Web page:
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    ABSTRACT: Despite the high prevalence of tobacco use, disproportionate tobacco consumption, and excess morbidity and mortality, smokers with mental illness have reduced access to tobacco dependence treatment across the health care spectrum. We have developed a comprehensive model for Mental Health Tobacco Recovery in New Jersey (MHTR-NJ) that has the overarching goal of improving tobacco cessation for smokers with serious mental illness. Important steps involve engaging patients, professionals and the community to increase understanding that addressing tobacco use is important. In addition to increasing demand for tobacco treatment services, we must educate mental health professionals in evidence-based treatments so that patients can seek help in their usual behavioral health care setting. Peer services that offer hope and support to smokers are essential. Each of the policy or cessation initiatives described address the two core goals of this model: to increase demand for tobacco cessation services for mentally ill smokers and to help more smokers with mental illness to quit. Each has been pilot tested for feasibility and/or effectiveness and revised with feedback from stakeholders. In this way this implementation model has brought together academics, clinicians, administrators and mental health consumers to develop tobacco programming and policy that has been tested in a real world environment and serves as a model for other states.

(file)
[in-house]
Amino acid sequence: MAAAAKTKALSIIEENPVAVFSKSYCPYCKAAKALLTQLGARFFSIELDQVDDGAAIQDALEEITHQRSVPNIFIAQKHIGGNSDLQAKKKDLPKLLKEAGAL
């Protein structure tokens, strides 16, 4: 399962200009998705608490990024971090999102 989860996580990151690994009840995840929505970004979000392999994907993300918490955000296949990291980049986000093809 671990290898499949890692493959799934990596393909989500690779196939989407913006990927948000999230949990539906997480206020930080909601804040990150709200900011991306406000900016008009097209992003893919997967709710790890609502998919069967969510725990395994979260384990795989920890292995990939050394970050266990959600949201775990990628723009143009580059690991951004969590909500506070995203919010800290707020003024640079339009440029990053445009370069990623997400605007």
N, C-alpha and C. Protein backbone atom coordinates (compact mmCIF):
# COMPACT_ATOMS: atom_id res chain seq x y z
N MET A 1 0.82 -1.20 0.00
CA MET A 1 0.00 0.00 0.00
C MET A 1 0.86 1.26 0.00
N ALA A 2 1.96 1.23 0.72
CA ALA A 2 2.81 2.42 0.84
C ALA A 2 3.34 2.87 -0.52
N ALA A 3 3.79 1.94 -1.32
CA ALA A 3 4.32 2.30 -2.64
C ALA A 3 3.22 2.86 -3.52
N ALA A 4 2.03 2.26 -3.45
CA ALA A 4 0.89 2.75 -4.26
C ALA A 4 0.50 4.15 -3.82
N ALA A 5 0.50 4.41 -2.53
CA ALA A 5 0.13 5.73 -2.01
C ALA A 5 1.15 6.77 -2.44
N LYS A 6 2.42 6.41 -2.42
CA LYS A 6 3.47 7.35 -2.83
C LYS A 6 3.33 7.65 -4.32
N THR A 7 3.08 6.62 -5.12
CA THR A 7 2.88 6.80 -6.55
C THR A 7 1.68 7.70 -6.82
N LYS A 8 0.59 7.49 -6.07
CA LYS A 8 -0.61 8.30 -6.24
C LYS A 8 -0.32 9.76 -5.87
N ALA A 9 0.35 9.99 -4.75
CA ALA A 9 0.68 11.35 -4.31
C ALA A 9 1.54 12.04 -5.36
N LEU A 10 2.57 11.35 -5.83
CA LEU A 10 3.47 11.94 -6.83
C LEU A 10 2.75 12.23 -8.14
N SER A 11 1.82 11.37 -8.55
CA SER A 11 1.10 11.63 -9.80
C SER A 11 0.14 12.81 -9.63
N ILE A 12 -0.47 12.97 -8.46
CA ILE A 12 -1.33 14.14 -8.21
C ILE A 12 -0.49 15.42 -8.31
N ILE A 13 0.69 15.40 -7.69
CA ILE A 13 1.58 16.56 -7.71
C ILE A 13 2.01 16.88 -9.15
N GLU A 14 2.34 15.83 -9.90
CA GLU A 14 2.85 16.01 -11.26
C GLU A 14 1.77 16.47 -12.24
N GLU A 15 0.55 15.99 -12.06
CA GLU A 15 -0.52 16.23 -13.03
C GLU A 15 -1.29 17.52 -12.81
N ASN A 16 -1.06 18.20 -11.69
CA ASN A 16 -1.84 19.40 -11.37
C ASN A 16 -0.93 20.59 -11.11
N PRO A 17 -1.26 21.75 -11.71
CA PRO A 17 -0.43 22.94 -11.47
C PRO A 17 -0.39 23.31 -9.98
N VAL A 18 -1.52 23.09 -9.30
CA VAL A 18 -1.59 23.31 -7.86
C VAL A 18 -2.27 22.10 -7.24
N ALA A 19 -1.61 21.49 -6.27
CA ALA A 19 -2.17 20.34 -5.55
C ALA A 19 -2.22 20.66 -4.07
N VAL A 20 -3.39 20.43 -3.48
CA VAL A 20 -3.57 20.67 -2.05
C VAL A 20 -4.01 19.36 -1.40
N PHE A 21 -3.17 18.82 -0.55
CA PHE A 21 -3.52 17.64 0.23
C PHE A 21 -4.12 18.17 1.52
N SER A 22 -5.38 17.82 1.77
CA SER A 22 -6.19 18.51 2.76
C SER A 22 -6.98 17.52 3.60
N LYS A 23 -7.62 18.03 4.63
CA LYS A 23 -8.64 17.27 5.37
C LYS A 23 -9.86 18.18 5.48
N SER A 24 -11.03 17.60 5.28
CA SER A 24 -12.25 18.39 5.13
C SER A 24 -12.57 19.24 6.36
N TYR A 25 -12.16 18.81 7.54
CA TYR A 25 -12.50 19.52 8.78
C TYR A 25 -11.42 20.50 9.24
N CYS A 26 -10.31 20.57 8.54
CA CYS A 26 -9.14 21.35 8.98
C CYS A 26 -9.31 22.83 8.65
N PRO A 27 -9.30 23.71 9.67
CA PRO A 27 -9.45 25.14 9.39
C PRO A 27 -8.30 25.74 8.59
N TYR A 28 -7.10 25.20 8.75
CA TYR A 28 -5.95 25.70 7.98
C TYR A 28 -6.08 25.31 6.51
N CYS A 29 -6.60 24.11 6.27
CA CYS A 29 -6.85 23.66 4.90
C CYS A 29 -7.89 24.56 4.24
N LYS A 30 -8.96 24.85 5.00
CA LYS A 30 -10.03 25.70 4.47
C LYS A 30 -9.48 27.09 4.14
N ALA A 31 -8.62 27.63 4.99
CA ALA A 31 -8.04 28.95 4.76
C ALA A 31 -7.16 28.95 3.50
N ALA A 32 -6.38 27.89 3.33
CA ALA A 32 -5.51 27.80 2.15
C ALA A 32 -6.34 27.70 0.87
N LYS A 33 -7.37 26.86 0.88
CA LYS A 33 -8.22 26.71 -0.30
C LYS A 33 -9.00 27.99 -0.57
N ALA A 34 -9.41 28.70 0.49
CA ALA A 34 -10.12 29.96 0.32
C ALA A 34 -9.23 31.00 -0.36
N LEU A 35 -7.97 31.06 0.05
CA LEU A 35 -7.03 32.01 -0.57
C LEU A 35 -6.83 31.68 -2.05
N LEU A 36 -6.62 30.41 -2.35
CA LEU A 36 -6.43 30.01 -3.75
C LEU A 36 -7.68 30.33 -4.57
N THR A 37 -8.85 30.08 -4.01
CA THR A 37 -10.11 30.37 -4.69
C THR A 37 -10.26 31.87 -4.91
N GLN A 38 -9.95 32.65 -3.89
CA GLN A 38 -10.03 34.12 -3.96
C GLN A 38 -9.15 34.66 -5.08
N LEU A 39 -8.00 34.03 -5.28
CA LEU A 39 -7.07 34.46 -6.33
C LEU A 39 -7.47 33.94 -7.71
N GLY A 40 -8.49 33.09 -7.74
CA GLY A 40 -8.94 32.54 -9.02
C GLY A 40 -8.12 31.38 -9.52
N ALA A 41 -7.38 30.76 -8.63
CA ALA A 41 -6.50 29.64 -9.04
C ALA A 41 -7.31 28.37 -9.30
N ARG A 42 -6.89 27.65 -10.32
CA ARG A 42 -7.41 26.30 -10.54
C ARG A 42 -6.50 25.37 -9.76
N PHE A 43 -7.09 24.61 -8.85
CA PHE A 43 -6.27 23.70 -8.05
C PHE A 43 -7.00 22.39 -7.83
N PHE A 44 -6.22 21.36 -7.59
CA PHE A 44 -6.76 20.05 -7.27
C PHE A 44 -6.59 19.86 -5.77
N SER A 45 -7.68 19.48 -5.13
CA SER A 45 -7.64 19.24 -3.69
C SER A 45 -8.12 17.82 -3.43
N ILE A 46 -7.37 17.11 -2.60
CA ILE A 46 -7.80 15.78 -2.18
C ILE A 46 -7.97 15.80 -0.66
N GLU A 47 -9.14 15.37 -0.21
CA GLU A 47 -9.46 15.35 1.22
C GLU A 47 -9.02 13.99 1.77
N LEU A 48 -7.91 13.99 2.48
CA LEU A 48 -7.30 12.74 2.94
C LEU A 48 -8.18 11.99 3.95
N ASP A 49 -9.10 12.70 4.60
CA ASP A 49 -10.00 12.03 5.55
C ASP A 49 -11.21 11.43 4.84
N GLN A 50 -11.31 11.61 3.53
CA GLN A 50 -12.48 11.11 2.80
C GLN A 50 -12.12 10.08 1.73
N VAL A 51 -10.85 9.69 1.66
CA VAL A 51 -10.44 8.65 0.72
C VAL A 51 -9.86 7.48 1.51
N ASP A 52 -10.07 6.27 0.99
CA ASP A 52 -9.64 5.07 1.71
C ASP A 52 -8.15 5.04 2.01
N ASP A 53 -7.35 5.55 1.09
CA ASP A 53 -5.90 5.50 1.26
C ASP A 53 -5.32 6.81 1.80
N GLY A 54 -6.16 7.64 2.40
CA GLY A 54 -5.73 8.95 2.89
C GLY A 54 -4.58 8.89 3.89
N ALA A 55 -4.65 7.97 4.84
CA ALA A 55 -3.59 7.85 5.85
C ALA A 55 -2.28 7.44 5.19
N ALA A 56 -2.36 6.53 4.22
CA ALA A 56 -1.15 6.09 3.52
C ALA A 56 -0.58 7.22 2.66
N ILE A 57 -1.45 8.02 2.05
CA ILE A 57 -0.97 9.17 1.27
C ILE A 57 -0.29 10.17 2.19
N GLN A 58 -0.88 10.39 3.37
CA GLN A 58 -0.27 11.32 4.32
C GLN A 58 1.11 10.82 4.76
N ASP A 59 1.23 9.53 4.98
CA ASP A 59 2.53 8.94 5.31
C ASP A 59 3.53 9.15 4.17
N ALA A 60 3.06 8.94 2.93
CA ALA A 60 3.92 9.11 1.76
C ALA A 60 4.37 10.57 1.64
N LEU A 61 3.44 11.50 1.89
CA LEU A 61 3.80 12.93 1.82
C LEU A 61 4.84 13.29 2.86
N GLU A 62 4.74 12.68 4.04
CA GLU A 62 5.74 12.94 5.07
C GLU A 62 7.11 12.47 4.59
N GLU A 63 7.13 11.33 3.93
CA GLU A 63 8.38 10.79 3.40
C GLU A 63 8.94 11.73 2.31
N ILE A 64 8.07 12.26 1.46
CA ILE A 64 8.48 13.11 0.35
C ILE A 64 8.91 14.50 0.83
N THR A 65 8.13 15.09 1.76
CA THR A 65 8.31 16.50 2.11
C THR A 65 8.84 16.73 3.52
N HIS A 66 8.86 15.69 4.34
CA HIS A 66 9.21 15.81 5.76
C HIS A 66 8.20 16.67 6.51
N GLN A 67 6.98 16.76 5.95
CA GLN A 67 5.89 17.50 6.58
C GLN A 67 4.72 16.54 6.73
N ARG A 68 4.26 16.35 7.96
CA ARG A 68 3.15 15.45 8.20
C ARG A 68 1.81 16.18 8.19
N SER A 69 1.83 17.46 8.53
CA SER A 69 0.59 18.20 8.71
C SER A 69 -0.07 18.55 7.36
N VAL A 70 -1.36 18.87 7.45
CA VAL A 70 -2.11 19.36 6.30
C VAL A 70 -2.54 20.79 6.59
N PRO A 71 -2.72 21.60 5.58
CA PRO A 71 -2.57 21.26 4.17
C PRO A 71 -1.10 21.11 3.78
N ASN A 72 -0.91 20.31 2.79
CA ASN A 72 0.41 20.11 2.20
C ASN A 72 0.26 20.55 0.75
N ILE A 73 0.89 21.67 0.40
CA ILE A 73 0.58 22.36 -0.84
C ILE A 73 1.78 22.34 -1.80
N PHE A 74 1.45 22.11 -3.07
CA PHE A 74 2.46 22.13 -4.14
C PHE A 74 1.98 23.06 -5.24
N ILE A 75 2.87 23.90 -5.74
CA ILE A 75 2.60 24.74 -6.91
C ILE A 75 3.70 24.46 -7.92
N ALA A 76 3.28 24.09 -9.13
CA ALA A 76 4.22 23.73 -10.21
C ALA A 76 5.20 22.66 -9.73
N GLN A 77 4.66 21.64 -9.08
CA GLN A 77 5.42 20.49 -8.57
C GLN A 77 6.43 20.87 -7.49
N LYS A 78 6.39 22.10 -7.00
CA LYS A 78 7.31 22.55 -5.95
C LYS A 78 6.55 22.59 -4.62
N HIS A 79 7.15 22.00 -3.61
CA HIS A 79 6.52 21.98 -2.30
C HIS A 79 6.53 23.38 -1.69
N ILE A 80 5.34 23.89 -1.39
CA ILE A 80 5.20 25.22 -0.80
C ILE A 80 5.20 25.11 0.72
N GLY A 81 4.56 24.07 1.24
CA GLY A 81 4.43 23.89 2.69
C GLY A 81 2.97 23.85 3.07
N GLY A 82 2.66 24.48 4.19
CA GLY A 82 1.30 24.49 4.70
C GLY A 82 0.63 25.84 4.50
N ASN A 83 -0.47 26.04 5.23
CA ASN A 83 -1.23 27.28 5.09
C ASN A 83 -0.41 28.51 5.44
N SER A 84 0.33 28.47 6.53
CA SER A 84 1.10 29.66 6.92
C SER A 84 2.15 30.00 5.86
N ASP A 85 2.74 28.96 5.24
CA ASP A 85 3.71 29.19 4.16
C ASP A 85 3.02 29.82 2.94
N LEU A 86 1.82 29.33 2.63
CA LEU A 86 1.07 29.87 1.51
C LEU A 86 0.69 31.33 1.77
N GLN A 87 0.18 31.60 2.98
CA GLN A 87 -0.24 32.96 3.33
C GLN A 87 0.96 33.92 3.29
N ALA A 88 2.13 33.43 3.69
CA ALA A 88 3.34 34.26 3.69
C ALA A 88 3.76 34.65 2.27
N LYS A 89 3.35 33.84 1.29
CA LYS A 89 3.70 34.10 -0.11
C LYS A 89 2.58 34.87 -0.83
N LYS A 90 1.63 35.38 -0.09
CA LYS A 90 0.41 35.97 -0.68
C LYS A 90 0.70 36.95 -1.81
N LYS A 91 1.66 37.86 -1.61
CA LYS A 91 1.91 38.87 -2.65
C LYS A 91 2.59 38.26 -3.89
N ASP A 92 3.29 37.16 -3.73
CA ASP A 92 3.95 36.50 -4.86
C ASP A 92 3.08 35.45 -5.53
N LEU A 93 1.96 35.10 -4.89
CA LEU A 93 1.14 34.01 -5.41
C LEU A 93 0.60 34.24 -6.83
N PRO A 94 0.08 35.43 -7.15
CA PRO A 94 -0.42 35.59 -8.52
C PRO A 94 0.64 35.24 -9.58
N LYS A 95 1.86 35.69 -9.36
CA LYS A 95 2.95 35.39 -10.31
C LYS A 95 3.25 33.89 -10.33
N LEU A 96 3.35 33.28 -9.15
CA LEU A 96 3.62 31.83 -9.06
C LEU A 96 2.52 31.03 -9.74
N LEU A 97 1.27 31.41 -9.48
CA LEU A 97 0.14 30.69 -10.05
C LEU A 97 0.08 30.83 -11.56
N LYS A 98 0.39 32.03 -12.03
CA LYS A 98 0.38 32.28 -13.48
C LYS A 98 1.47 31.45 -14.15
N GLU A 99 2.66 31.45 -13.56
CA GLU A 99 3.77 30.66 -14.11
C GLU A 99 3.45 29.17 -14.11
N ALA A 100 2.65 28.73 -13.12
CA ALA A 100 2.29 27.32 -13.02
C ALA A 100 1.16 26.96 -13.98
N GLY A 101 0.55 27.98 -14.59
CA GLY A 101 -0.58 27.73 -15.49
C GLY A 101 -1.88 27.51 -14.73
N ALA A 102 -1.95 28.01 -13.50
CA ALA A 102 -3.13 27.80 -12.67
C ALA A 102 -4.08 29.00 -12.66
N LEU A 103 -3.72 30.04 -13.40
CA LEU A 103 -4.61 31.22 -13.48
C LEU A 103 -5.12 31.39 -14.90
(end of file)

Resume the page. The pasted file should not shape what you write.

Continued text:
Full-text · Article · Nov 2010 · Administration and Policy in Mental Health and Mental Health Services Research